is admittedly broad, but it is not unclear or ambiguous.
        Aftermath further argued that the agreements it entered into with others did not qualify as “licenses” but the Court disagreed and summarized the differences between “sales” and “licenses” under the copyright law.  The Court stated:
 [7] There is no dispute that Aftermath was at all relevant times the owner of the copyrights to the Eminem recordings at issue in this case, having obtained those rights through the recording contracts in exchange for specified royalty payments. Pursuant to its agreements with Apple and other third parties, however, Aftermath did not “sell” anything to the download distributors. The download distributors did not obtain title to the digital files. The ownership of those files remained with Aftermath, Aftermath reserved the right to regain possession of the files at any time, and Aftermath obtained recurring benefits in the form of payments based on the volume of downloads.

[8] Under our case law interpreting and applying the Copyright Act, too, it is well settled that where a copyright owner transfers a copy of copyrighted material, retains title, limits the uses to which the material may be put, and is compensated periodically based on the transferee’s exploitation of the material, the transaction is a license.

        Aftermath further argued that the 2004 amendment, discussed above, indicated that downloads were to be governed by the “sales” provisions of the agreement.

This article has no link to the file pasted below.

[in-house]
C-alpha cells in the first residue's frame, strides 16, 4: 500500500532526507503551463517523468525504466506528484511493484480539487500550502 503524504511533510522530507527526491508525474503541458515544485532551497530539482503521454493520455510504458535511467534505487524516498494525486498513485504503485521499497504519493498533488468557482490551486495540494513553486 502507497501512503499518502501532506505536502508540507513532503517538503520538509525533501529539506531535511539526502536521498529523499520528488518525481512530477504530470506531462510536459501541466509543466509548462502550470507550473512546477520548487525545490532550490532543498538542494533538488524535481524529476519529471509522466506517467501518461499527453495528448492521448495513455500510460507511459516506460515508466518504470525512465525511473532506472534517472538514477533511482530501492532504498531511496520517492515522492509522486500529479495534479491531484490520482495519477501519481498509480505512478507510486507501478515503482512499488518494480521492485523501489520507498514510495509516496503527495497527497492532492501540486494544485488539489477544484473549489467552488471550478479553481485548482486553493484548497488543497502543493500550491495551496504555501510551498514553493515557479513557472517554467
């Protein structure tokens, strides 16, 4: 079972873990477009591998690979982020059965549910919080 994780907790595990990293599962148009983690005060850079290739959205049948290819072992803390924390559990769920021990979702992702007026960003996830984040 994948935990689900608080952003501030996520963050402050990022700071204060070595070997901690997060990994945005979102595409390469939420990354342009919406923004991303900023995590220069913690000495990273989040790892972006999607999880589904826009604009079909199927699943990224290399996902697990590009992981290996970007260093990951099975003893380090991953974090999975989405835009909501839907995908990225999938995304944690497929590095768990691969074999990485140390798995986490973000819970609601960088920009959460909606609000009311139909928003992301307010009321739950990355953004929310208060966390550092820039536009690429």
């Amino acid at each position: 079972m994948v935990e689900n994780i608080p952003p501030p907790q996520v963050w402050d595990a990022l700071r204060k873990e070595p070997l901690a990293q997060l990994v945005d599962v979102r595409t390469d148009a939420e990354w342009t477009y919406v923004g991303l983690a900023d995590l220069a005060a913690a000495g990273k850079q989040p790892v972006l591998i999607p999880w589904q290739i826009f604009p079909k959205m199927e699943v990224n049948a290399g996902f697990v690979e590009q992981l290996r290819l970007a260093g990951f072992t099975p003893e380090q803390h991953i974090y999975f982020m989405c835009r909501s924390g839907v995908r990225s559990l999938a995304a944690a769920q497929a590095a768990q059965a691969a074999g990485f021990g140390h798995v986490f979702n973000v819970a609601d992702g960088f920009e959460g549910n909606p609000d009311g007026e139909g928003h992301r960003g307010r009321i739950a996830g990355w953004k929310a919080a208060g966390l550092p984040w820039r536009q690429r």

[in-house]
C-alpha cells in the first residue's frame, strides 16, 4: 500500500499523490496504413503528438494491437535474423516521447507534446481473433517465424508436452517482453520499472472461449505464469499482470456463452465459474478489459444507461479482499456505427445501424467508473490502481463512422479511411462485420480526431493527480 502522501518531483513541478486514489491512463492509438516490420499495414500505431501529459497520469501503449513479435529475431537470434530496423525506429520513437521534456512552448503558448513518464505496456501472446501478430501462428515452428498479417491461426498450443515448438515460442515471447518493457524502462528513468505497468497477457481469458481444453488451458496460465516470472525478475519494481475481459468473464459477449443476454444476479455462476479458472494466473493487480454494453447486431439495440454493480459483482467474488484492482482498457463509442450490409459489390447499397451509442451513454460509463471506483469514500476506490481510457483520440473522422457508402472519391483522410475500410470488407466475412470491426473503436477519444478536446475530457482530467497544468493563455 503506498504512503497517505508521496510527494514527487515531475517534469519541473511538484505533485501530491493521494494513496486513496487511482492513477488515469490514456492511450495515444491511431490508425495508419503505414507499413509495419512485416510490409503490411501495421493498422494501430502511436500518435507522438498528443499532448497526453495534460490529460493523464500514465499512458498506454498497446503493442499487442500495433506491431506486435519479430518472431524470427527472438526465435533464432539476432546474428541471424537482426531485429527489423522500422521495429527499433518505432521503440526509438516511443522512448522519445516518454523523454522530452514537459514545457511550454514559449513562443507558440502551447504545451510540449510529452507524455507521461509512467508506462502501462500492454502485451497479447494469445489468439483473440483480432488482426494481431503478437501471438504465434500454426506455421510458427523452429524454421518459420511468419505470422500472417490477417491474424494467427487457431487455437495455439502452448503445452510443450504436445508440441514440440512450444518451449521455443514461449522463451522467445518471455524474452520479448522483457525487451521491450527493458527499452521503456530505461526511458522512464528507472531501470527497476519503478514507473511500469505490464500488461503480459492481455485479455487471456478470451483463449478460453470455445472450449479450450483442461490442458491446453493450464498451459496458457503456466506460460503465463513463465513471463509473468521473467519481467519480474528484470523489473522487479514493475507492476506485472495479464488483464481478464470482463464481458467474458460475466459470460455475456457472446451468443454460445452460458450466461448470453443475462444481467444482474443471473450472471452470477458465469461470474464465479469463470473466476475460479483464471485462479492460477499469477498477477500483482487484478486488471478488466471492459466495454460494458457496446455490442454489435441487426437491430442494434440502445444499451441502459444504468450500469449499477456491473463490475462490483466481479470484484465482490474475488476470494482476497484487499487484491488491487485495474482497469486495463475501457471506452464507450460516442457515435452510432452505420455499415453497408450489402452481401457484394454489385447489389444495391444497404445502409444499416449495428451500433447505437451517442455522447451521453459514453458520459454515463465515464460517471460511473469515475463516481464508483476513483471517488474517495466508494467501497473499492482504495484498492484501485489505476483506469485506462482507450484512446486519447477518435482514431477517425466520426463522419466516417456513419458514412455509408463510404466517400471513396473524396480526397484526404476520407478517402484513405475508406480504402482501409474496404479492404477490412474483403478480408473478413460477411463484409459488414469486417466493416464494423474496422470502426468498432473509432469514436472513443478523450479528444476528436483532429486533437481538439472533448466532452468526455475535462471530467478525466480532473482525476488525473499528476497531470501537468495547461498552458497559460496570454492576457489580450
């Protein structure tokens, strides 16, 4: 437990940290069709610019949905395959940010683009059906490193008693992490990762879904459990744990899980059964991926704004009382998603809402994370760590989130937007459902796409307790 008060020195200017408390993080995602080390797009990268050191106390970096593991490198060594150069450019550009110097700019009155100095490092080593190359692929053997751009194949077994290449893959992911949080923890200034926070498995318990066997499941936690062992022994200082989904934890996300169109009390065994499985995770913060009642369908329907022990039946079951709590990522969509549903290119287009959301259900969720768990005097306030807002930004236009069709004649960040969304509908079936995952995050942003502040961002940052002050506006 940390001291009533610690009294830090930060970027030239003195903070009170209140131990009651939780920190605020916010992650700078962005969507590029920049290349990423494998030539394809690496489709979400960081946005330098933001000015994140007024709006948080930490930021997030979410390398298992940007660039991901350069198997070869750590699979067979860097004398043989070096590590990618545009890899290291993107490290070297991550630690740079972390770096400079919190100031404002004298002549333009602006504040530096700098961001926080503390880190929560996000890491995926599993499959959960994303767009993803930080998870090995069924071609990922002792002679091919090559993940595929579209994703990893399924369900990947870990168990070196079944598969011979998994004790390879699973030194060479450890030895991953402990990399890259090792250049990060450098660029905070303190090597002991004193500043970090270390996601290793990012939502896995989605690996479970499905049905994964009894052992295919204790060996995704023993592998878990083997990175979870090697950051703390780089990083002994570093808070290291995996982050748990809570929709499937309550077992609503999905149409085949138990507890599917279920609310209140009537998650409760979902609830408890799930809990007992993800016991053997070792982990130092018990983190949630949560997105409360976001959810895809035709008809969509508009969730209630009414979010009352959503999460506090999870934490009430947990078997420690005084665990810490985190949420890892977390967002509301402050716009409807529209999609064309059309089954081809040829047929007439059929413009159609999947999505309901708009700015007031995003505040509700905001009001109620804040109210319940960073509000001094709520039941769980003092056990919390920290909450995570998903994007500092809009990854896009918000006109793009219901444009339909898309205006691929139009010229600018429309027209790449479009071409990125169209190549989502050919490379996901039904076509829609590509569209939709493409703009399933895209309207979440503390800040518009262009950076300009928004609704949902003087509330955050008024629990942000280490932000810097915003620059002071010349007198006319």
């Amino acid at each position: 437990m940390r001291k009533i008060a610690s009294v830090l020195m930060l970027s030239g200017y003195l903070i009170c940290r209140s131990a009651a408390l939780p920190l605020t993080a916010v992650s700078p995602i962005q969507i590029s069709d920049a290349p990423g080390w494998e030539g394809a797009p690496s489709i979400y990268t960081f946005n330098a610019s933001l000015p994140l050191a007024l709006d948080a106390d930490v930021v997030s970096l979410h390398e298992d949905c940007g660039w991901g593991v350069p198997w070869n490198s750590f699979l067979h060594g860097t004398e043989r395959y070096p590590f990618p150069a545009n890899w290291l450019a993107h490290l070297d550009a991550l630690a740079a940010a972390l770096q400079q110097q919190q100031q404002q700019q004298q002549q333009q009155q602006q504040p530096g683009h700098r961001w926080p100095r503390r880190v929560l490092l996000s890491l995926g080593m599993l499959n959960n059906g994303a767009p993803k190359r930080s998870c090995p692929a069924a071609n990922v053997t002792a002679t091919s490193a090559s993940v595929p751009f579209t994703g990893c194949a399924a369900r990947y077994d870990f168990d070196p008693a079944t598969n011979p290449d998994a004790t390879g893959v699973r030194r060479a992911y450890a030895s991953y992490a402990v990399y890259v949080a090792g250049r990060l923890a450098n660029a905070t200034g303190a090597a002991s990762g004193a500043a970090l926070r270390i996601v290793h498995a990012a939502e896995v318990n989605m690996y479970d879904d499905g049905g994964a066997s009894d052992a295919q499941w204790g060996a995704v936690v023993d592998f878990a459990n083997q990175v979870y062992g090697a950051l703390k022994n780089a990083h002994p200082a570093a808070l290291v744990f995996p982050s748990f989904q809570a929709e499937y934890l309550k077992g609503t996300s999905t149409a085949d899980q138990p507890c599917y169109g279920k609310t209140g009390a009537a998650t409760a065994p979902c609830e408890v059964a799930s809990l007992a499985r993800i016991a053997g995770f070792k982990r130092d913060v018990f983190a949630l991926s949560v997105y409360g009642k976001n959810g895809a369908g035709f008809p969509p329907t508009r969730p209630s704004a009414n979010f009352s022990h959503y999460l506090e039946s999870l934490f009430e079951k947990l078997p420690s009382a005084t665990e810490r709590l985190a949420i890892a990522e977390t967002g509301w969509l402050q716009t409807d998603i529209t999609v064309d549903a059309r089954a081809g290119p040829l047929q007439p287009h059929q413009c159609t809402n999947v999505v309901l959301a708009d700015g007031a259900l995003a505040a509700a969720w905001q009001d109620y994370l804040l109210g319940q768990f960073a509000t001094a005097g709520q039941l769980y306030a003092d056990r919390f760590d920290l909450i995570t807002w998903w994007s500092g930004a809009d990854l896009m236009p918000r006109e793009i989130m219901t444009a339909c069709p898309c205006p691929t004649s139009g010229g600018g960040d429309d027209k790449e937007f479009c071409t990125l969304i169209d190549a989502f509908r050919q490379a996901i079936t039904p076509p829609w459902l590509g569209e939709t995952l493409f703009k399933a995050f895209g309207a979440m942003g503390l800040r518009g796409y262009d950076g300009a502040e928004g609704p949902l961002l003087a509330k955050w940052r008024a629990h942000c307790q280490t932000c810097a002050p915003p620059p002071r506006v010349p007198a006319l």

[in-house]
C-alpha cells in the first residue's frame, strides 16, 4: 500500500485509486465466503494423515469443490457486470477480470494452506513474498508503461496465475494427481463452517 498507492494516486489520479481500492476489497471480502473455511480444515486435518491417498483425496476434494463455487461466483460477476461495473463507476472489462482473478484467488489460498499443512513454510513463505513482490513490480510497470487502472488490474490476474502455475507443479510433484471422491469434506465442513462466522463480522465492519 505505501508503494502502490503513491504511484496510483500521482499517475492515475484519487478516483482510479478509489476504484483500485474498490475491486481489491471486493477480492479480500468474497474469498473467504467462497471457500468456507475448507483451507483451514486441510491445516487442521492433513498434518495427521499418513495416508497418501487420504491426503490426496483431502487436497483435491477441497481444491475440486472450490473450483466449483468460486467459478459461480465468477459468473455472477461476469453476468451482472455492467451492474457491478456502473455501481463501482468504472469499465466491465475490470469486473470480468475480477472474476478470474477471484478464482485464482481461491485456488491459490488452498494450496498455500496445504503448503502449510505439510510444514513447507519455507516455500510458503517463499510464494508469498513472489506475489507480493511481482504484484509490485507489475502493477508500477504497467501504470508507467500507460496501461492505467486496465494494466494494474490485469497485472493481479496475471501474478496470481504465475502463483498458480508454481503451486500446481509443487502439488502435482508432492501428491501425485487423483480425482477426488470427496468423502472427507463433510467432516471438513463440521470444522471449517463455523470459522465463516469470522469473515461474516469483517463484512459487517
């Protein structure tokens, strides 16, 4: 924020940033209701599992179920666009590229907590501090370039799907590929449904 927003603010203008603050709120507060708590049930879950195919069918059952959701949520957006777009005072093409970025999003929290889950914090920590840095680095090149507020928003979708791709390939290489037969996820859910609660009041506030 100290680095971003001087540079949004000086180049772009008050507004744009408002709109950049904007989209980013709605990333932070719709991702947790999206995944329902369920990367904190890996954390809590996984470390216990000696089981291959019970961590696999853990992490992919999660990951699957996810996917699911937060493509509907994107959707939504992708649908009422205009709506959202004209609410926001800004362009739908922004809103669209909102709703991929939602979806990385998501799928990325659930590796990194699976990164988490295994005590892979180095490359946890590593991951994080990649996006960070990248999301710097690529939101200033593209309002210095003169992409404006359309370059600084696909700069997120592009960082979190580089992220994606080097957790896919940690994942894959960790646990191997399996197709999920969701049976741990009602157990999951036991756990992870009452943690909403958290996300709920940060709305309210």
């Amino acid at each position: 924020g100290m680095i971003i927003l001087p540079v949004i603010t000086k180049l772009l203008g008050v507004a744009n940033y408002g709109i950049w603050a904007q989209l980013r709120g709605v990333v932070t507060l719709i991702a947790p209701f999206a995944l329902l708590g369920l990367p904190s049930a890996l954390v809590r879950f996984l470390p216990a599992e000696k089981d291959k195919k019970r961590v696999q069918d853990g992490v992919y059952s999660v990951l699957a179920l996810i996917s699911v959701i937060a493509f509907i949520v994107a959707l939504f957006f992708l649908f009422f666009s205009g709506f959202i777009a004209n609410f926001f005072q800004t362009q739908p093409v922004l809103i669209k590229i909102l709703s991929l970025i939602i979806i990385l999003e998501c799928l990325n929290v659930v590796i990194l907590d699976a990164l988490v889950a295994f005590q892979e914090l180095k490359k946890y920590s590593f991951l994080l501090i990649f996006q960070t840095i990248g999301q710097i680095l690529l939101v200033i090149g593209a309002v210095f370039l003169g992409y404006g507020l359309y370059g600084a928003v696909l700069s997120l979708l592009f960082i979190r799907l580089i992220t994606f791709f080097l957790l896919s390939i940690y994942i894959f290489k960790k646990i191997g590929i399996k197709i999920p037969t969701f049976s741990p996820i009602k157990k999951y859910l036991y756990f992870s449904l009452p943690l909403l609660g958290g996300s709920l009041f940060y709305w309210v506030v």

The Court again disagreed and stated:

Aftermath argues that the 2004 amendment to the agreements clarified that the Records Sold provision sets the royalty for permanent downloads. However, the 2004 amendment states only that albums sold as permanent downloads are to be counted “for purposes of escalations” under the Records Sold provision, and that “[e]xcept as specifically modified herein, the Agreement shall be unaffected and remain in full force and effect.” Read in context, the plain language of the amendment provides that sales of permanent downloads by third parties count towards escalations on the royalty owed when Aftermath itself sells records through normal retail channels. It does not state, and in no way implies, that the royalty rate for the sale of the permanent downloads by third parties is set by the Records Sold provision.


        As indicated above, the Court seemed to decide the matter on the basis of one word: “notwithstanding.”  This indicated to the Court that even if downloadable uses might otherwise qualify as normal retail sales, the agreement meant that “notwithstanding” that,  the parties intended that such downloads be treated as licenses.

        I have said many times, good legal drafting is about saying things in the agreement in such a way that no one can interpret it differently than the draftsperson intended.  Say the extra words.  And remember: it never matters, until it matters and then…it matters! SM

Copyright © 2010 Ivan Hoffman.  All Rights Reserved.


This article is not legal advice and is not intended as legal advice.  This article is intended to provide only general, non-specific legal information.  This article is not intended to cover all the issues related to the topic discussed.  You should not rely on this article in any manner whatsoever and you should not draw any conclusions of any sort from this article.  The specific facts that apply to your matter may make the outcome different than would be anticipated by you.  This article is based on United States laws but the laws of other countries may be different.  You should consult with an attorney familiar with the issues and the laws of your country.  This article does not create any attorney client relationship and is not a solicitation.


No portion of this article may be copied, retransmitted, reposted, duplicated or otherwise used without the express written approval of the author.